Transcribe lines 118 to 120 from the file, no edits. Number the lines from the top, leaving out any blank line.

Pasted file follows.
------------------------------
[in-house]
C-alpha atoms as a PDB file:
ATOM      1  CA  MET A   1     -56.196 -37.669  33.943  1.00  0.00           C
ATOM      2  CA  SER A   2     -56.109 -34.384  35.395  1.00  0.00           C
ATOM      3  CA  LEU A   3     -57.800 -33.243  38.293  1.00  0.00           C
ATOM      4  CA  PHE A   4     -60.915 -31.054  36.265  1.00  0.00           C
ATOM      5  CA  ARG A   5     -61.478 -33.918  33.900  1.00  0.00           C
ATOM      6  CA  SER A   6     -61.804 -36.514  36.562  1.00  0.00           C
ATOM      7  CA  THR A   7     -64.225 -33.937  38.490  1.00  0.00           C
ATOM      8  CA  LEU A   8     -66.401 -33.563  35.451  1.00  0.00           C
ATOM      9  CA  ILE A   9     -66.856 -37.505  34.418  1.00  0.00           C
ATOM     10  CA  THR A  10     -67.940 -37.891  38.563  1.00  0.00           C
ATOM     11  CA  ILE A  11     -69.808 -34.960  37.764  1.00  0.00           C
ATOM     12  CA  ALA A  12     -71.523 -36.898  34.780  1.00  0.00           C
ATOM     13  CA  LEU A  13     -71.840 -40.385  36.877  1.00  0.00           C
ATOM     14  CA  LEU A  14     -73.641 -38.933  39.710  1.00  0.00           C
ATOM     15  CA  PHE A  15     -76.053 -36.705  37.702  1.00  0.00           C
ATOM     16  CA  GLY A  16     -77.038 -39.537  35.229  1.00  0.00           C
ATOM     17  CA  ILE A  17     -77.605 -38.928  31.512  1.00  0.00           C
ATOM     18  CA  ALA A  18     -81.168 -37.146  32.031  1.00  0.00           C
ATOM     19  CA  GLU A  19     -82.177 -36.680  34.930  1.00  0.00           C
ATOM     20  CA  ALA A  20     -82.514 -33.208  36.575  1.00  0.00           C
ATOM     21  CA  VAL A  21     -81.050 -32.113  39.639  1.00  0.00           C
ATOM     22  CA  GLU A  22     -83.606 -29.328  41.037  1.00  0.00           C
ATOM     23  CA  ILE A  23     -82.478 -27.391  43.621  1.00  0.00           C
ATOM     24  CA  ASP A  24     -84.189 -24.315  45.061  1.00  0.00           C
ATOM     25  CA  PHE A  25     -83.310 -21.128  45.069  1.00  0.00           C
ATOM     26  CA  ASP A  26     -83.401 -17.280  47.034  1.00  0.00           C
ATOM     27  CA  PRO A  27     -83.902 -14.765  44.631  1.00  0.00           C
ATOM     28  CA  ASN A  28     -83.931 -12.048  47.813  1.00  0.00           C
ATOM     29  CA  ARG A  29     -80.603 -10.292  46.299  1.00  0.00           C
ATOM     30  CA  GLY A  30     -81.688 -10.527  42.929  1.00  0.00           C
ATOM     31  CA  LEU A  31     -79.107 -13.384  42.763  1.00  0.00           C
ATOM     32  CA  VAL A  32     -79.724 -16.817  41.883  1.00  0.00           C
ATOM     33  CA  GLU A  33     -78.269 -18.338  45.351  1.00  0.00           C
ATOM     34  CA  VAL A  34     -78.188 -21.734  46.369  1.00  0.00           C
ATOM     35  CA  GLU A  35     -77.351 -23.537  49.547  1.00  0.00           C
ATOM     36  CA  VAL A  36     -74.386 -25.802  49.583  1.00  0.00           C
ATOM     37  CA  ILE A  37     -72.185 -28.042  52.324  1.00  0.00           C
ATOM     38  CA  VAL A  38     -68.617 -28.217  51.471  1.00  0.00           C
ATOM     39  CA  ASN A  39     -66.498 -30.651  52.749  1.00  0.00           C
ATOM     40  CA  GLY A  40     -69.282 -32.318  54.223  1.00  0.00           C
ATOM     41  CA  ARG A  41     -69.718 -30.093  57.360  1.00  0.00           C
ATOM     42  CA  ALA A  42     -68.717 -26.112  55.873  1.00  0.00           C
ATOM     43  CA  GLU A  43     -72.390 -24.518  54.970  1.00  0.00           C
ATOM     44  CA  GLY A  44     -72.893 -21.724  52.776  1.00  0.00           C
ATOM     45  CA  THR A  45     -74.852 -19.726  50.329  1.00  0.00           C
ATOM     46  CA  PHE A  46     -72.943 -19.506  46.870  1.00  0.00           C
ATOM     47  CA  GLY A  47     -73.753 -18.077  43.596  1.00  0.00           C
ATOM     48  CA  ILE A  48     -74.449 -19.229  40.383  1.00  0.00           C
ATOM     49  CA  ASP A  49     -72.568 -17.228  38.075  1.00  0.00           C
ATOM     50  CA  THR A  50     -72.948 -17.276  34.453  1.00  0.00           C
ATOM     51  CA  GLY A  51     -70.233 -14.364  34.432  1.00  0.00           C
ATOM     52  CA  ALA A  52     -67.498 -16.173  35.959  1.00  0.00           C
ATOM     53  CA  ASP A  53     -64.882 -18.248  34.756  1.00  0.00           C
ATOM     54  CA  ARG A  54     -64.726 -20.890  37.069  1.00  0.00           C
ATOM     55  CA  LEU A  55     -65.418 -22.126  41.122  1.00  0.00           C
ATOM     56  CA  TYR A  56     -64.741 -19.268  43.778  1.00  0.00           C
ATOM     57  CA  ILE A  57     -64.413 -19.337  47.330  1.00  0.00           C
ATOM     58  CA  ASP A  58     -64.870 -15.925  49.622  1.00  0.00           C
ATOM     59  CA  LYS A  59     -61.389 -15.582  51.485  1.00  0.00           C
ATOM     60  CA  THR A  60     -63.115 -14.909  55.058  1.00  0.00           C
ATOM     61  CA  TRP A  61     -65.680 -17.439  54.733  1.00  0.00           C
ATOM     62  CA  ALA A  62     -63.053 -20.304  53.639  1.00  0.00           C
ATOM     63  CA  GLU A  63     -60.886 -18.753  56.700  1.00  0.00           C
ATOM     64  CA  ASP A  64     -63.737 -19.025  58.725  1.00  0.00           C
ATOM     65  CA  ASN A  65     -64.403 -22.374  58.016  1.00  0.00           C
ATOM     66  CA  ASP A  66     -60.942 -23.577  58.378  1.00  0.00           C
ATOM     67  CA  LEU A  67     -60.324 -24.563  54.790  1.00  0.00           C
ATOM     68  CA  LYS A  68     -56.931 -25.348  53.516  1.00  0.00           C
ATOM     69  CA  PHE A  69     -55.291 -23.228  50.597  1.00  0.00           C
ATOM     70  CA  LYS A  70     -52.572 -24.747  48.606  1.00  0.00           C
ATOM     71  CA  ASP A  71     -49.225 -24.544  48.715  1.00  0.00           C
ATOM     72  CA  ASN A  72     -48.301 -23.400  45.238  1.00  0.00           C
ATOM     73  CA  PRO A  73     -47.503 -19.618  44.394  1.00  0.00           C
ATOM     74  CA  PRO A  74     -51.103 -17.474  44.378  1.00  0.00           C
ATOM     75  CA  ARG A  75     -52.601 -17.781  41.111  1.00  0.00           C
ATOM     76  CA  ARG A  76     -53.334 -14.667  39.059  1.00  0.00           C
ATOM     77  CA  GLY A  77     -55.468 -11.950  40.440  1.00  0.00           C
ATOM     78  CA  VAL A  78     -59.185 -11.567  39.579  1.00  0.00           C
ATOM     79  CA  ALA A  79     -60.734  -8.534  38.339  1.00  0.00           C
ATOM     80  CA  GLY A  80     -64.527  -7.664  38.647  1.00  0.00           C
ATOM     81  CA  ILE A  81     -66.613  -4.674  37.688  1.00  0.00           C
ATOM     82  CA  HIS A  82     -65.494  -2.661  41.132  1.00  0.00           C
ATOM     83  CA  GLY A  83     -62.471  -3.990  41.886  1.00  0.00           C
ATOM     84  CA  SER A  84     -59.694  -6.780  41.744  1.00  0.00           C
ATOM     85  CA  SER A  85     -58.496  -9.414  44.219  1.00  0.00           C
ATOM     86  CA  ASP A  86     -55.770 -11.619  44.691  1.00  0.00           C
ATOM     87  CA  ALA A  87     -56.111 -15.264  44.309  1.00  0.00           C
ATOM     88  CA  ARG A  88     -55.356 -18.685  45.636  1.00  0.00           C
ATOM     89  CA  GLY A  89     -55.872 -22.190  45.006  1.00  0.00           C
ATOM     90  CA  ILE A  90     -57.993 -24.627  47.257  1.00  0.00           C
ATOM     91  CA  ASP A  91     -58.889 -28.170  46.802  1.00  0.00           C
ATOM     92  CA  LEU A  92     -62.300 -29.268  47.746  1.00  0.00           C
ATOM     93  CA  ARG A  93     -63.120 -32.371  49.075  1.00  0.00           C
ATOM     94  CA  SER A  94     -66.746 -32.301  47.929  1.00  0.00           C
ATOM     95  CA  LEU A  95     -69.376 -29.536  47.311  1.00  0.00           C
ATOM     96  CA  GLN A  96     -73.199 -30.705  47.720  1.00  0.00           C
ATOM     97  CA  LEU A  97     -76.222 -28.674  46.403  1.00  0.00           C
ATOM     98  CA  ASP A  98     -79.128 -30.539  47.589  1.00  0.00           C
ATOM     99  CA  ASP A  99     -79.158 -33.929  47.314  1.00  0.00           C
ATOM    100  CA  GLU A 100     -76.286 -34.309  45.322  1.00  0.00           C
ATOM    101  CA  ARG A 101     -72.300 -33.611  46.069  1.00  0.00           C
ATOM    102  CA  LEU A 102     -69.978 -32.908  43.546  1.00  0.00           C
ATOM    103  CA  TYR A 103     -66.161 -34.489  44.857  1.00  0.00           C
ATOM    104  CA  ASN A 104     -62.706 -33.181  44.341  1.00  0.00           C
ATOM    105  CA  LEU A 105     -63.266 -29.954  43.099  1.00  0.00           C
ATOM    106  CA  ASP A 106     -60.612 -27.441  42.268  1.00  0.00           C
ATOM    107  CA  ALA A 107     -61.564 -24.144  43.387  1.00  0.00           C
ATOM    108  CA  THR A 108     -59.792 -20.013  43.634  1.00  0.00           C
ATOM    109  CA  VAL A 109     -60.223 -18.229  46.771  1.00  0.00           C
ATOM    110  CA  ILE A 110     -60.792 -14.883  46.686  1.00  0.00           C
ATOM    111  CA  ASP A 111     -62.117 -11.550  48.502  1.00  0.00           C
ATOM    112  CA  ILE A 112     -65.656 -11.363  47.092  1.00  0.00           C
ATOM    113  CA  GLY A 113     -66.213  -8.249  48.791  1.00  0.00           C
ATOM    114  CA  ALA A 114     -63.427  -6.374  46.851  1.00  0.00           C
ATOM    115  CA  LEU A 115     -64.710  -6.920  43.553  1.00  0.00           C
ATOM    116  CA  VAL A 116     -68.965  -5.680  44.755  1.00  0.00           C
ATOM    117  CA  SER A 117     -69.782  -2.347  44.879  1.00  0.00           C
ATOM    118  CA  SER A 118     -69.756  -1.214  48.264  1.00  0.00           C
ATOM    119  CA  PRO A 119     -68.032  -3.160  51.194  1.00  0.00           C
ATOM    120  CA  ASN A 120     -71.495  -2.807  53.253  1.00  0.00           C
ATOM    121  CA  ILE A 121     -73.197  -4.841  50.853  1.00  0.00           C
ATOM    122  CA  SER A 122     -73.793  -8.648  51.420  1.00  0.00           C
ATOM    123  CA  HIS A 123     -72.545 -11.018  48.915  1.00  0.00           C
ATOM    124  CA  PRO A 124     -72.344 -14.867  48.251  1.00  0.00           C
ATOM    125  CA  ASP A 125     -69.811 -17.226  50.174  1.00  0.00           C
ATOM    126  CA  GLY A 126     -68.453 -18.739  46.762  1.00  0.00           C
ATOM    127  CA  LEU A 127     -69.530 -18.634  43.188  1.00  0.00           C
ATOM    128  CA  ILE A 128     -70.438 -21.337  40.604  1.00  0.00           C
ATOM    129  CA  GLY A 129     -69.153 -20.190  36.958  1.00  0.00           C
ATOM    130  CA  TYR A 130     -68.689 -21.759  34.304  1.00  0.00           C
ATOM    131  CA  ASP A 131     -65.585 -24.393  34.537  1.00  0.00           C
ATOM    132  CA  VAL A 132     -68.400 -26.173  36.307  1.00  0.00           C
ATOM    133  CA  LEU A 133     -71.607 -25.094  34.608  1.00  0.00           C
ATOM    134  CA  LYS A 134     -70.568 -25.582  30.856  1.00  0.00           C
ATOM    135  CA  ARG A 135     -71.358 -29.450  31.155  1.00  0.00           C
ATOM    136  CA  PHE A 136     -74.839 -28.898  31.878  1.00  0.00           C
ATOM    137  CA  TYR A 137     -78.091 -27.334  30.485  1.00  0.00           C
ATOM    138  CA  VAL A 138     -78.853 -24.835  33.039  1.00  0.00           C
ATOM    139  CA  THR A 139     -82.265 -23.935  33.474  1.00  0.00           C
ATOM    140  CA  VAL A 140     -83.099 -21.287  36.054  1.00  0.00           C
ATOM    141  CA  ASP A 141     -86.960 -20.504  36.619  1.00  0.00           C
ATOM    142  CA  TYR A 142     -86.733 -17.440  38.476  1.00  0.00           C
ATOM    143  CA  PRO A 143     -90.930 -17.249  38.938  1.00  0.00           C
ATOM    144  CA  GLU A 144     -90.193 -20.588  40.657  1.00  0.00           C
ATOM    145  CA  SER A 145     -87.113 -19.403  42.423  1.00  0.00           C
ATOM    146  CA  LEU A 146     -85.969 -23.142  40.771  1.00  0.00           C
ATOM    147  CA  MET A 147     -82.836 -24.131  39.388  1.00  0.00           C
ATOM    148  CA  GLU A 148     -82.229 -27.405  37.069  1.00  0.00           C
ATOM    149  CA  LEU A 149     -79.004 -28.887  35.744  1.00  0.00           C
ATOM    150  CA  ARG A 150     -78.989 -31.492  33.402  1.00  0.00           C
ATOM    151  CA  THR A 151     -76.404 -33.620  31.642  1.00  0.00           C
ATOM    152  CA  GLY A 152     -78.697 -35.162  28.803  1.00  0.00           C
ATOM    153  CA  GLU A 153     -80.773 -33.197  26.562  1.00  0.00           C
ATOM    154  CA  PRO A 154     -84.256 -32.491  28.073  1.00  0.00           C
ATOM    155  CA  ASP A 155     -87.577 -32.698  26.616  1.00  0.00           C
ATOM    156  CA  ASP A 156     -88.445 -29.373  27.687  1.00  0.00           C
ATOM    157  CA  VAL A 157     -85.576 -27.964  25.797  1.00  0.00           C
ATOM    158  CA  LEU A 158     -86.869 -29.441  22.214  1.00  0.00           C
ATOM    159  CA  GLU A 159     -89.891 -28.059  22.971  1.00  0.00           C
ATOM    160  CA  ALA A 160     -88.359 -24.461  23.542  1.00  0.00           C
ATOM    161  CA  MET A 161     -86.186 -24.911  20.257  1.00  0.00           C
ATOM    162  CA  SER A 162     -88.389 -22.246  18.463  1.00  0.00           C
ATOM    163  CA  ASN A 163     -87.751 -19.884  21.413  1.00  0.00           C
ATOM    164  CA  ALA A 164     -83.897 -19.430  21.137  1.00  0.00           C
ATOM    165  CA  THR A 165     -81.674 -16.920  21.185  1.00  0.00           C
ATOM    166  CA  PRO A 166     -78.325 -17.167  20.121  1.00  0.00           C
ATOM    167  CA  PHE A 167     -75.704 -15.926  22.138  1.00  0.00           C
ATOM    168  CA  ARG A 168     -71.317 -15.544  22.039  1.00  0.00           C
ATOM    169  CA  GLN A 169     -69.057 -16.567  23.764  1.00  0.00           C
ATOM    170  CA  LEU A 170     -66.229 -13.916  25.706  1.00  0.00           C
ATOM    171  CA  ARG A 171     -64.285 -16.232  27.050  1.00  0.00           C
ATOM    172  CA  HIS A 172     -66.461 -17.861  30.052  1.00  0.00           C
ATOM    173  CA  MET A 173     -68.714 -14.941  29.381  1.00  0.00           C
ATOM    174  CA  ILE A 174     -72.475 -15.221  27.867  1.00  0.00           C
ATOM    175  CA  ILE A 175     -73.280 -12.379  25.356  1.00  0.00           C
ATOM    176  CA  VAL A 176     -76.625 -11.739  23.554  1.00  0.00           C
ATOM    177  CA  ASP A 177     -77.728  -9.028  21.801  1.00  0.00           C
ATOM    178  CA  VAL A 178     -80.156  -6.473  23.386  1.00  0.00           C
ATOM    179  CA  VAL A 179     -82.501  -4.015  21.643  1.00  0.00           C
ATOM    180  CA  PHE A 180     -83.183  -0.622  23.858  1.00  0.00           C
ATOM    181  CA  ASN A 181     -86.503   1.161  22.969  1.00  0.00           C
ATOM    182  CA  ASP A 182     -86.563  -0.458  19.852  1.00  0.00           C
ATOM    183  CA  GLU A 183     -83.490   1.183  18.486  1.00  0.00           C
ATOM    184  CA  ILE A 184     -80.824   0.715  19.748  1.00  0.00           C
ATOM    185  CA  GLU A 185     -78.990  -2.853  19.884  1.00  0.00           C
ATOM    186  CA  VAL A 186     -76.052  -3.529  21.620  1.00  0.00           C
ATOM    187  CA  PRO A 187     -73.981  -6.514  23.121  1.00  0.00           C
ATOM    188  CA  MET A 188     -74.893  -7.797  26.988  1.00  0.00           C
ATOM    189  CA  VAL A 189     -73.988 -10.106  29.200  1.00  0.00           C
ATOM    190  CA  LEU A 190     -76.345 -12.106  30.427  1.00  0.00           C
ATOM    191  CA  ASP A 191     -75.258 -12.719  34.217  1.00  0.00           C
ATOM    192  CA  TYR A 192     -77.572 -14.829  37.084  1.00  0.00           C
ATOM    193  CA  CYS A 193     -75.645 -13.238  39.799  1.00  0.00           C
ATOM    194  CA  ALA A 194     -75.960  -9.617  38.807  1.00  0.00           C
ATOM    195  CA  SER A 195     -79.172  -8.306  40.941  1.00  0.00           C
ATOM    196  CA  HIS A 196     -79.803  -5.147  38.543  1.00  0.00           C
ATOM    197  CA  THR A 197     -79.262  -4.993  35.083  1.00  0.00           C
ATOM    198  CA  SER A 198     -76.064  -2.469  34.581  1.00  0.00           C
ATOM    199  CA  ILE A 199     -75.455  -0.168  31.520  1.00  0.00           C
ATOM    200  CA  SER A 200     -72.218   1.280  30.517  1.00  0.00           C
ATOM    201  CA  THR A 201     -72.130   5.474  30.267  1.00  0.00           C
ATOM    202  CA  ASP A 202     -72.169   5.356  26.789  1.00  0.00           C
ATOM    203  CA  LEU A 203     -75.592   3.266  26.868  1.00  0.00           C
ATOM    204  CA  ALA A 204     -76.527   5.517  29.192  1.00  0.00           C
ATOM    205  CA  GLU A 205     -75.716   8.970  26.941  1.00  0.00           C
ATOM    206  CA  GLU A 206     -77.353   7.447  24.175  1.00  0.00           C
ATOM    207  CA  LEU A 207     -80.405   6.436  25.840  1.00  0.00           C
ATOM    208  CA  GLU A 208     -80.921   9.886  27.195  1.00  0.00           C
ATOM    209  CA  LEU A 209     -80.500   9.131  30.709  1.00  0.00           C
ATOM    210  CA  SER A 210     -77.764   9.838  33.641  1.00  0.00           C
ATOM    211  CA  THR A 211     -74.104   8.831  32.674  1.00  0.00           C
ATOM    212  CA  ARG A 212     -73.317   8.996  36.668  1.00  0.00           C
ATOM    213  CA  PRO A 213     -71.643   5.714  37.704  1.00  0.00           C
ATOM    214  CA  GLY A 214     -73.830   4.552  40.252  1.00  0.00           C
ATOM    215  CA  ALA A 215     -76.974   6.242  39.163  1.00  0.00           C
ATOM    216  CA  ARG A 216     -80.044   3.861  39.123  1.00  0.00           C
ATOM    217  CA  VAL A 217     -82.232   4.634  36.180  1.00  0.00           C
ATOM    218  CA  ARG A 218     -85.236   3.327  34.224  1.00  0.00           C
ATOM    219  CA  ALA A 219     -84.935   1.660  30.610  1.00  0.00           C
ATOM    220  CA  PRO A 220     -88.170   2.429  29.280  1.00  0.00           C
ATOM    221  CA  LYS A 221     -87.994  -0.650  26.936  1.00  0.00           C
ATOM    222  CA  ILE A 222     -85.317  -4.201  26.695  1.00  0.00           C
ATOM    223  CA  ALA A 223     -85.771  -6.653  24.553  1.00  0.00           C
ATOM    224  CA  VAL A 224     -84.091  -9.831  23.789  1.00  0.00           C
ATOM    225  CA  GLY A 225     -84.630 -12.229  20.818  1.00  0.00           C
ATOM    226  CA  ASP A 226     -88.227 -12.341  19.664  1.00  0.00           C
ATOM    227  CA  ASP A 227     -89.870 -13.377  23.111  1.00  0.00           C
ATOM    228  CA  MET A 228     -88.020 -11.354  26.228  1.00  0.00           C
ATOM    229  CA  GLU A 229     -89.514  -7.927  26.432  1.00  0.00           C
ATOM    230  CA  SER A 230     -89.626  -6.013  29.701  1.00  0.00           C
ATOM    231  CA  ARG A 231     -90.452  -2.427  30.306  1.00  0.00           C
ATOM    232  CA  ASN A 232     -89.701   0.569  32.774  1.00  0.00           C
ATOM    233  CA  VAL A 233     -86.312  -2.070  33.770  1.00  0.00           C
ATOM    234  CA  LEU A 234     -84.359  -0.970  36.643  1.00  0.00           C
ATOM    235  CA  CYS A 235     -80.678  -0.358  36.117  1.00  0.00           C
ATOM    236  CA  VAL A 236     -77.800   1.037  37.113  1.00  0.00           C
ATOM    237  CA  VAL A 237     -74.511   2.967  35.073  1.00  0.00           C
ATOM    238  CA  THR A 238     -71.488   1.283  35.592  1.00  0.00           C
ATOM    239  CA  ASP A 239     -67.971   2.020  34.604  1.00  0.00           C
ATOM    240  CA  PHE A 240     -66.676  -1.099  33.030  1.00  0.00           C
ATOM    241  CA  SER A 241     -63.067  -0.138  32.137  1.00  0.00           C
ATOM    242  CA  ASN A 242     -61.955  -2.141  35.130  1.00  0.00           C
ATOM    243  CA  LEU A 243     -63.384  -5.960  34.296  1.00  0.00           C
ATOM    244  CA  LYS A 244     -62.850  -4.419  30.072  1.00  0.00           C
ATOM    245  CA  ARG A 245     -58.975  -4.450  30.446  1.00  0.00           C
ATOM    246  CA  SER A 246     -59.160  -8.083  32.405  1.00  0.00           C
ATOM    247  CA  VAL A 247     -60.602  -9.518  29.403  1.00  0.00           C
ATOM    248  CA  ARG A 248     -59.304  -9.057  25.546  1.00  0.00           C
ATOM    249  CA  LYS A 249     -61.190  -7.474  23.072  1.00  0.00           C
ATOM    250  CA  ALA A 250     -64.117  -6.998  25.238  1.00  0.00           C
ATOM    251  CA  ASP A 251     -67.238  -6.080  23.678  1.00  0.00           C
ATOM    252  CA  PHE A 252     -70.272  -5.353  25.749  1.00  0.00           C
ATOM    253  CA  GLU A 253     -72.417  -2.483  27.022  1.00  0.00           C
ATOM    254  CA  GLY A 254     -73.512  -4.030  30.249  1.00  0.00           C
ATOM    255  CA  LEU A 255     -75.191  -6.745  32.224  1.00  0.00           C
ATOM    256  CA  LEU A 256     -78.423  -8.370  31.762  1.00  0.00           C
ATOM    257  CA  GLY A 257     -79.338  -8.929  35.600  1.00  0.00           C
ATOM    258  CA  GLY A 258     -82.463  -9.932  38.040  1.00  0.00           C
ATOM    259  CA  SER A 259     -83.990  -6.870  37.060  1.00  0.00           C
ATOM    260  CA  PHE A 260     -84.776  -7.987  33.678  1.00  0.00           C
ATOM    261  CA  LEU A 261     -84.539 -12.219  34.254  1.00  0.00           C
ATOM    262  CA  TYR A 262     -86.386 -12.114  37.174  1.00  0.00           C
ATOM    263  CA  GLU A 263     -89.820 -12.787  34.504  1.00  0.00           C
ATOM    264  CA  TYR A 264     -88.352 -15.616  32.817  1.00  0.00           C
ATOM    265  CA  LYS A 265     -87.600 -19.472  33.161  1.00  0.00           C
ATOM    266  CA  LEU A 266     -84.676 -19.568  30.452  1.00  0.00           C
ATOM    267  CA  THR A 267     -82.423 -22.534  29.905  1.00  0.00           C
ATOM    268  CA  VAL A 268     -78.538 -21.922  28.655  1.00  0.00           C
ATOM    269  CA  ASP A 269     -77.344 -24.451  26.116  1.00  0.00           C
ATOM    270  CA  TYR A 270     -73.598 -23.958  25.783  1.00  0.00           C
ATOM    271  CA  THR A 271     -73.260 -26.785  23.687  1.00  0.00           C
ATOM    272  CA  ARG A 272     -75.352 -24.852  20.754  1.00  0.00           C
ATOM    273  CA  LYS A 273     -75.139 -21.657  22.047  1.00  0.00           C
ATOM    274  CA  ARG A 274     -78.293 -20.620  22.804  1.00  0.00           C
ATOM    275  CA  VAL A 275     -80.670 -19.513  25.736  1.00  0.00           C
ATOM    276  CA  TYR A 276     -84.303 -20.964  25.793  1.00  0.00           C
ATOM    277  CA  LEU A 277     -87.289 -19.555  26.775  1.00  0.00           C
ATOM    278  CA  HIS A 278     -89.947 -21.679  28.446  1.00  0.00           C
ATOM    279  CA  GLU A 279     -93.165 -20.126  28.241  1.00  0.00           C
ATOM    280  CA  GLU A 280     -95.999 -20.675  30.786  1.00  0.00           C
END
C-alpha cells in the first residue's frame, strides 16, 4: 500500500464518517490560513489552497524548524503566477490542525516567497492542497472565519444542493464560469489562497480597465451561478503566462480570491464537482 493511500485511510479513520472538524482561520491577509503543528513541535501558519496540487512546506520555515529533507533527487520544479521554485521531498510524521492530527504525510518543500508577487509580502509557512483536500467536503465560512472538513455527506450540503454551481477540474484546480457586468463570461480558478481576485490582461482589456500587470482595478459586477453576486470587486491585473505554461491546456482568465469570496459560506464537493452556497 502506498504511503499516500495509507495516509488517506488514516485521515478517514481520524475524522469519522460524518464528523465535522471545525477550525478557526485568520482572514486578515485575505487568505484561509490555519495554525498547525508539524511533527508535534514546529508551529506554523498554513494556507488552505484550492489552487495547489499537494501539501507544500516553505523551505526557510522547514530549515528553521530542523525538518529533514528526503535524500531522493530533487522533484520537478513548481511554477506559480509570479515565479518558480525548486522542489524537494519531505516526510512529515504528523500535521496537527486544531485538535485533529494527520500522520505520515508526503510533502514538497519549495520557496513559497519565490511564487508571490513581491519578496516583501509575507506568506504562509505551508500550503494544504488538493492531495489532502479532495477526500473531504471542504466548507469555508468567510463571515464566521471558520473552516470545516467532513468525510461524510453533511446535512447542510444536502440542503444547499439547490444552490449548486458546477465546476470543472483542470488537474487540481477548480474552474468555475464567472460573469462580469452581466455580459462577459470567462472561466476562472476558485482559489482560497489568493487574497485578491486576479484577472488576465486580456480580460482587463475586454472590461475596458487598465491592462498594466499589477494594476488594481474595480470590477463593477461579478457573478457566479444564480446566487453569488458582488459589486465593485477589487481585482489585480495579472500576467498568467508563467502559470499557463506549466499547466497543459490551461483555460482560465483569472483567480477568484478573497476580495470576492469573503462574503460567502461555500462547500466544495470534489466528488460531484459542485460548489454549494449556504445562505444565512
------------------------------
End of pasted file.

ATOM    116  CA  VAL A 116     -68.965  -5.680  44.755  1.00  0.00           C
ATOM    117  CA  SER A 117     -69.782  -2.347  44.879  1.00  0.00           C
ATOM    118  CA  SER A 118     -69.756  -1.214  48.264  1.00  0.00           C